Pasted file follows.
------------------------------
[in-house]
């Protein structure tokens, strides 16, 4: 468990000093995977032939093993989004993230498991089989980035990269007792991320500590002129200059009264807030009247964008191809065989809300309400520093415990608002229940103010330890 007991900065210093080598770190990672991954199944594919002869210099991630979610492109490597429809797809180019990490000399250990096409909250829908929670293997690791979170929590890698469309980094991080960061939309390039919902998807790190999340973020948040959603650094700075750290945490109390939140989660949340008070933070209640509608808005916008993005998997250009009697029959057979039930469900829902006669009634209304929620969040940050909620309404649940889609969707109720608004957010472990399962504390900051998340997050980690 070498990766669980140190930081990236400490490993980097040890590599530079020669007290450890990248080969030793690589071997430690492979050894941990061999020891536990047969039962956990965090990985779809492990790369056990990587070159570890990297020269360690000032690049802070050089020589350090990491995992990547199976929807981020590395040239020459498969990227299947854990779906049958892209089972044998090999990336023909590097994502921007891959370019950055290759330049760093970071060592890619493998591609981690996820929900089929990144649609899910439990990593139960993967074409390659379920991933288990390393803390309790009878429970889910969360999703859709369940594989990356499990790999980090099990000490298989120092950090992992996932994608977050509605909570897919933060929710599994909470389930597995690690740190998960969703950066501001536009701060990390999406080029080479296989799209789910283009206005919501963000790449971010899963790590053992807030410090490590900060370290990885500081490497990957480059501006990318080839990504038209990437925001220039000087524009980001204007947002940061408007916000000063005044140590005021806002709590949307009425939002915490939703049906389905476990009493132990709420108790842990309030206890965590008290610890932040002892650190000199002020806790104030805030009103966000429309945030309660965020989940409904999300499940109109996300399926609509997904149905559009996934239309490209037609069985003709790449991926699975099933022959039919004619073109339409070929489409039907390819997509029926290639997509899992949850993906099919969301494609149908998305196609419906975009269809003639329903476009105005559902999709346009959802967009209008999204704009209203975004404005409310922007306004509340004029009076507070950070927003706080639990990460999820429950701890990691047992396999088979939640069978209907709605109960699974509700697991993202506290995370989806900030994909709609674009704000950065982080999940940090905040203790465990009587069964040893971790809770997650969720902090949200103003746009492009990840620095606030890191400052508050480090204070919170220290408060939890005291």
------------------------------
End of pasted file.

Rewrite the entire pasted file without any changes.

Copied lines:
[in-house]
């Protein structure tokens, strides 16, 4: 468990000093995977032939093993989004993230498991089989980035990269007792991320500590002129200059009264807030009247964008191809065989809300309400520093415990608002229940103010330890 007991900065210093080598770190990672991954199944594919002869210099991630979610492109490597429809797809180019990490000399250990096409909250829908929670293997690791979170929590890698469309980094991080960061939309390039919902998807790190999340973020948040959603650094700075750290945490109390939140989660949340008070933070209640509608808005916008993005998997250009009697029959057979039930469900829902006669009634209304929620969040940050909620309404649940889609969707109720608004957010472990399962504390900051998340997050980690 070498990766669980140190930081990236400490490993980097040890590599530079020669007290450890990248080969030793690589071997430690492979050894941990061999020891536990047969039962956990965090990985779809492990790369056990990587070159570890990297020269360690000032690049802070050089020589350090990491995992990547199976929807981020590395040239020459498969990227299947854990779906049958892209089972044998090999990336023909590097994502921007891959370019950055290759330049760093970071060592890619493998591609981690996820929900089929990144649609899910439990990593139960993967074409390659379920991933288990390393803390309790009878429970889910969360999703859709369940594989990356499990790999980090099990000490298989120092950090992992996932994608977050509605909570897919933060929710599994909470389930597995690690740190998960969703950066501001536009701060990390999406080029080479296989799209789910283009206005919501963000790449971010899963790590053992807030410090490590900060370290990885500081490497990957480059501006990318080839990504038209990437925001220039000087524009980001204007947002940061408007916000000063005044140590005021806002709590949307009425939002915490939703049906389905476990009493132990709420108790842990309030206890965590008290610890932040002892650190000199002020806790104030805030009103966000429309945030309660965020989940409904999300499940109109996300399926609509997904149905559009996934239309490209037609069985003709790449991926699975099933022959039919004619073109339409070929489409039907390819997509029926290639997509899992949850993906099919969301494609149908998305196609419906975009269809003639329903476009105005559902999709346009959802967009209008999204704009209203975004404005409310922007306004509340004029009076507070950070927003706080639990990460999820429950701890990691047992396999088979939640069978209907709605109960699974509700697991993202506290995370989806900030994909709609674009704000950065982080999940940090905040203790465990009587069964040893971790809770997650969720902090949200103003746009492009990840620095606030890191400052508050480090204070919170220290408060939890005291």